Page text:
A Methodology for Reconstructing and Studying Social Systems Linkage Processes
Cummings, Thomas G. (1970). A Methodology for Reconstructing and Studying Social Systems Linkage Processes. Ph.D. dissertation, University of California at Los Angeles, Los Angeles, CA. Available from ProQuest Digital Dissertations database. (Publication No. AAT 7104864).
The study of a complex social process is a difficult and sometimes frustrating effort. The uncertainty of the flow of events, the difficulty in gaining entry and approval, the turbulent nature of social environments and deciding what is important and what is not are several problems that make “in process” (here and now) research complicated and sometimes impossible. This study is one attempt to overcome these limitations through a methodology for systematically reconstructing and studying a complex class of social phenomena in an historical research context.
This study evolved in an unusual, but predictable manner. During the academic year of 1968-69, I was a participant in a social systems linkage process involving students and faculty members from a graduate business school and middle-management personnel from a large industrial corporation. The project involved a collaborative learning and teaching effort in organizational change and development. I was a student member of the project, and at the time, I had few inclinations that someday I might be doing research on this process.
During the course of the project, the excitement and personal flavor of the social interchanges began to stimulate my research interests. Several preliminary inquiries ensued, and as the project came to an end, I was given approval and financial support to historically study the process. Instead of a typical case study, I felt that this study could be used to develop and demonstrate a methodology for systematically reconstructing and studying social systems linkage processes. The methodology would help to alleviate the difficulties of doing “in process” research on linkage processes in addition to giving others a standard procedure for the post hoc study of similar social processes.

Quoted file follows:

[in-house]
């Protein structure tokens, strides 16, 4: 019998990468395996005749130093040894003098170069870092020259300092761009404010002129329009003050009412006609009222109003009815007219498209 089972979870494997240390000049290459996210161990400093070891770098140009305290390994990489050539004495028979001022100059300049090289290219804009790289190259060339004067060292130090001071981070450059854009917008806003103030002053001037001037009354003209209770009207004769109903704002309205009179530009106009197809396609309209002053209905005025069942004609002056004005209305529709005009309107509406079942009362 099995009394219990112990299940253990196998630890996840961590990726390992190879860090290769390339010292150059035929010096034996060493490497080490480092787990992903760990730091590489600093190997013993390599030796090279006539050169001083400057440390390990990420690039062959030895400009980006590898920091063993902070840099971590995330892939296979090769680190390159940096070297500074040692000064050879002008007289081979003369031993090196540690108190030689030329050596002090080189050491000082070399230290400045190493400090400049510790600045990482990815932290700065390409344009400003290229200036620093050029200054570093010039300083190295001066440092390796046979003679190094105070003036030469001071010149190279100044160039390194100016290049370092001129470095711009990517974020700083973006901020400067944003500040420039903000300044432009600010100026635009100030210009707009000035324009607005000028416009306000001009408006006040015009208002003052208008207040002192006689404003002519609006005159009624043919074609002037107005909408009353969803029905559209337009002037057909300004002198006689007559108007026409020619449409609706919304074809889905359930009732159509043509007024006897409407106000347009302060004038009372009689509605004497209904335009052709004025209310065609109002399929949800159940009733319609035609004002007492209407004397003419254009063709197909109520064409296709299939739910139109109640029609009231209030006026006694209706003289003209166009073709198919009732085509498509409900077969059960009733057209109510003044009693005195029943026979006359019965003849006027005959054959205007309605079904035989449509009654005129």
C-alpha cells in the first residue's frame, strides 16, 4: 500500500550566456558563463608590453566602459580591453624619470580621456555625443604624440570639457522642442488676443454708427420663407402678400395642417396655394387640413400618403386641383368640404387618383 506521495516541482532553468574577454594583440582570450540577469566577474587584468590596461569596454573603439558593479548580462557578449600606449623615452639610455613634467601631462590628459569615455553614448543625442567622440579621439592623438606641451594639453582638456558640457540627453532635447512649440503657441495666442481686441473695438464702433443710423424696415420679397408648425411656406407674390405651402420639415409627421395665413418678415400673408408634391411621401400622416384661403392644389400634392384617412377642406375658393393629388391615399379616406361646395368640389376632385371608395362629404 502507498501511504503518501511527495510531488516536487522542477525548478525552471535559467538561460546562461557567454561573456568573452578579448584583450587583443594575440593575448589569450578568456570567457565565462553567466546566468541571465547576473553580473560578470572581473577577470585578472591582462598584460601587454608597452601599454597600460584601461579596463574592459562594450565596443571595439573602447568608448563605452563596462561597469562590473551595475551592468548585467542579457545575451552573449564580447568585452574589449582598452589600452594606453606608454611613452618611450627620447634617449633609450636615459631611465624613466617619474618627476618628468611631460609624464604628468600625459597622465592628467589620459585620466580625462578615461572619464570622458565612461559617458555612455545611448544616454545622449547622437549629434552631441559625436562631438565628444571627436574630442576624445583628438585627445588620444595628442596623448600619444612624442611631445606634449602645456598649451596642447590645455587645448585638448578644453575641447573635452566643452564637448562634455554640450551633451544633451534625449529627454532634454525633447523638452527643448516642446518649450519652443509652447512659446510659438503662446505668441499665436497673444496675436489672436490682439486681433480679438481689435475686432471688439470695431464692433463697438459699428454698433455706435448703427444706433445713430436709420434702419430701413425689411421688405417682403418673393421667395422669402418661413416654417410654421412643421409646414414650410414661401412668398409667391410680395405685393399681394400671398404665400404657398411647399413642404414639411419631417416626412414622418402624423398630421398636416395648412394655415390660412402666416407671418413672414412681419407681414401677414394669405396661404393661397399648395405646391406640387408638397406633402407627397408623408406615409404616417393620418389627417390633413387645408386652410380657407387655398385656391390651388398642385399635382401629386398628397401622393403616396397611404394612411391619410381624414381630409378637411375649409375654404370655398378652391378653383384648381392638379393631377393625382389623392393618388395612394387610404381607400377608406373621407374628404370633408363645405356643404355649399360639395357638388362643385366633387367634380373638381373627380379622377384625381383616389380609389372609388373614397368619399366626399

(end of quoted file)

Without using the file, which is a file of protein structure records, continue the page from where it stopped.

My role in the linkage process was less than objective and led on several occasions to problems and issues which were quite emotionally charged. The friendships and close ties that evolved made the research process awkward and uncomfortable at times. Since fictitious names are given to all participants in the project, I cannot acknowledge directly the help and support of those individuals. Their role in this study is more important than most of them realize, and I am deeply greatful for their candor and openness.
This research report is divided into six chapters. Chapter I introduces the general problem area of social systems linkage and describes a typology for classifying different types of linkage processes. Chapter II is an in-depth narrative of the linkage process of this study, while Chapter III introduces the research design and instruments used in the course of this research. Chapter IV describes the analysis and results of the methodology developed in this study, and Chapter V is concerned with the further development of a general-purpose inkblot technique for measuring non-verbal perceptions of denotable concepts and objects. Chapter VI lists the summary and conclusions of the research.
The primary aim of this study has been to develop a methodology that accurately and succinctly portrays social systems linkage processes – this work is one attempt to systematically study and explore complex social processes.
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